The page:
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Stable Isotope Geochemistry

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Wed, 9 Oct 1996 13:08:40 -0400 (EDT)
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"James R. O'Neil" <[log in to unmask]>
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Now that there is a better understanding of mass spectrometry problems in
the analysis of hydrogen isotope ratios, attention can be turned to the
problem of what technique to use in preparing H2 gas standards:

In the "good old days" when uranium was used almost exclusively to reduce
water (and some, like Simon Sheppard, happily still use uranium), we could
take a sample of H2 of known isotopic composition, oxidize it to H2O, and
then reduce this water back to H2 while retaining its original dD value to
about +/- 1 per mil or so.  Torsten Vennemann tried this at Michigan a few
times with zinc reduction but I don't recall his results.

In any event someone out there should be able to do these manipulations very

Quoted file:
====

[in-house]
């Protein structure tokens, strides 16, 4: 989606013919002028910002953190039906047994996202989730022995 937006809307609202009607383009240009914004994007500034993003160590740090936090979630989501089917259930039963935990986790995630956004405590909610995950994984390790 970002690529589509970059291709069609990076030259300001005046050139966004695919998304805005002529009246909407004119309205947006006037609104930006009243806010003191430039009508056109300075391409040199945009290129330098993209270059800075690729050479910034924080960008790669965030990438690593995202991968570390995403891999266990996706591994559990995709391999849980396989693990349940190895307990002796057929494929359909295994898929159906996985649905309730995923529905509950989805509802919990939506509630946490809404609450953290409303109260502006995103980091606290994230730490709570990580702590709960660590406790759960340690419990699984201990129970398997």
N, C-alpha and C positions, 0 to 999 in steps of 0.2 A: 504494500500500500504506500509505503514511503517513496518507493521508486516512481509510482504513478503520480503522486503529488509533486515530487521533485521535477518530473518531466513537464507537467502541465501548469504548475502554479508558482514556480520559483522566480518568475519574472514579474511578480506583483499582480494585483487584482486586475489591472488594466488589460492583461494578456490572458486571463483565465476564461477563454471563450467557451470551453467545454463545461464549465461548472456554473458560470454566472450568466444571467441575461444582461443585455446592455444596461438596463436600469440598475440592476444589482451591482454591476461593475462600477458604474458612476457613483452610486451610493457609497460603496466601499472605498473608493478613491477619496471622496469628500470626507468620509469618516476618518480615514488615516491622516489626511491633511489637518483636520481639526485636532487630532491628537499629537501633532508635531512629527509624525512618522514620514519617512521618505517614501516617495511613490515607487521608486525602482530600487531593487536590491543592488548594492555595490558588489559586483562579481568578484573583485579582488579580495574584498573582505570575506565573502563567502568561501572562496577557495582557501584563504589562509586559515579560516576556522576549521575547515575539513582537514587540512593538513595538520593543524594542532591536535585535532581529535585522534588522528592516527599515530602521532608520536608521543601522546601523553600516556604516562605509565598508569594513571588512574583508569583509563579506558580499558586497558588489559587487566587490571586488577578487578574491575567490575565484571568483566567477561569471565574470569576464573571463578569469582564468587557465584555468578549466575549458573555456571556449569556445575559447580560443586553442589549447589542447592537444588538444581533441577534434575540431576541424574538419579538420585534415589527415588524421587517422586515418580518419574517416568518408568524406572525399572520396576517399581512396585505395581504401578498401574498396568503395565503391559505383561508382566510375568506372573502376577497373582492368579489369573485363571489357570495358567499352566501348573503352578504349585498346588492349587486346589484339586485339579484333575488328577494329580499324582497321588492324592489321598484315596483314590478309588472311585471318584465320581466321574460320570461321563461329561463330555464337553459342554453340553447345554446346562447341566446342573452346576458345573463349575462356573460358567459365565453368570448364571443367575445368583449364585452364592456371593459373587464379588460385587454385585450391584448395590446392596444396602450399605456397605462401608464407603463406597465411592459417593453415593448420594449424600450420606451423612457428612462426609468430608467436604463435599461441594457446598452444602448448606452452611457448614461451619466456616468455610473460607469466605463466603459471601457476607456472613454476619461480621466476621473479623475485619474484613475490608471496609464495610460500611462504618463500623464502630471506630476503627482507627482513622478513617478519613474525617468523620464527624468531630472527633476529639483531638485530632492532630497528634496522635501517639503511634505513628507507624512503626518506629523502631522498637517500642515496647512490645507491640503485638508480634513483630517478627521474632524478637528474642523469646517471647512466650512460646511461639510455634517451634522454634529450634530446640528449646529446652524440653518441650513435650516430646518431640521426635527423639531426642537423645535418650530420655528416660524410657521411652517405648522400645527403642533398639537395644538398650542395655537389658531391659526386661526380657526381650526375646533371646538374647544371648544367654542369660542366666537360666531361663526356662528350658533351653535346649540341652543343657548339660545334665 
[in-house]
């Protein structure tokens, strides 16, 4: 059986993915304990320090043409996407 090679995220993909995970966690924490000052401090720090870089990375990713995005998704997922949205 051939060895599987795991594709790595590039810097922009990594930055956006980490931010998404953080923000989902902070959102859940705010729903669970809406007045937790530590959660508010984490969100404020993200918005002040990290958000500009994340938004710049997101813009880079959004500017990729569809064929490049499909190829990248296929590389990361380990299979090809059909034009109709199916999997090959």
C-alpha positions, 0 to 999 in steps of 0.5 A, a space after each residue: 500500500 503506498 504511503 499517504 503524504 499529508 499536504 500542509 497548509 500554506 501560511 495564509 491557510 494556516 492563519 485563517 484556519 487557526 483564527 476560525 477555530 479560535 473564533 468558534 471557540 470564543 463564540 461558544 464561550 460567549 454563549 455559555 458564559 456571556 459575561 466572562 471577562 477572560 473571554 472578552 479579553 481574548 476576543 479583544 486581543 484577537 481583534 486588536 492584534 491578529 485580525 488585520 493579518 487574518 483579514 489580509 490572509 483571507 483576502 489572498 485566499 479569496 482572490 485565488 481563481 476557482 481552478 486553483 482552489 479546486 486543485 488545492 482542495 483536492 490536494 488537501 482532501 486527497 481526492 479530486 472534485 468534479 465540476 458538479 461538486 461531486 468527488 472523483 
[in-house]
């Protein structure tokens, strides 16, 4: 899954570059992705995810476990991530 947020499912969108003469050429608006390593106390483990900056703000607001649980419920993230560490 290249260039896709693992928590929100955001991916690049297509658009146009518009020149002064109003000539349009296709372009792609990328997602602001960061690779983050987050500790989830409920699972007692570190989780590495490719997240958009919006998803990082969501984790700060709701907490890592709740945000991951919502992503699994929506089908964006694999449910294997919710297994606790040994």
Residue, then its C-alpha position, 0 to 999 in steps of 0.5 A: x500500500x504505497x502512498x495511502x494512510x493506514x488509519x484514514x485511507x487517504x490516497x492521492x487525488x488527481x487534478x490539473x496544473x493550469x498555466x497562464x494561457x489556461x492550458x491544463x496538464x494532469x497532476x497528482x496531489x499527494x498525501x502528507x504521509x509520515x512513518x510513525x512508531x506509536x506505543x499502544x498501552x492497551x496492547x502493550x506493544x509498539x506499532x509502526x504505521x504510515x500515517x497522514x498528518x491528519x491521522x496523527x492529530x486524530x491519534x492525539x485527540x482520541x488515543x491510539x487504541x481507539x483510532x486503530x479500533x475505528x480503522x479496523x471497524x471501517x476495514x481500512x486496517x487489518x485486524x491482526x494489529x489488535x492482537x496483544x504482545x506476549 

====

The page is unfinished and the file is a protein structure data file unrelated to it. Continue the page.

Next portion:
carefully with the reducing agent of their choice, and perhaps with improved
precision.  Once someone can produce some data proving that you can go back
and forth between H2O and H2 with isotopic fidelity (to some accepted error
like +/- 1 per mil or better), we are there.  

Thus we could either prepare gas standards from waters of known isotopic
composition or reduce aliquots of tank H2 to water.  Assuming the
availability of appropriate sources of tank hydrogen, the latter direction
would be most convenient in preparing large amounts of hydrogen gas for
distribution as reference standards.
James R. O'Neil
Department of Geological Sciences
University of Michigan
Ann Arbor, MI  48109-1063
Fax: (313) 763-4690


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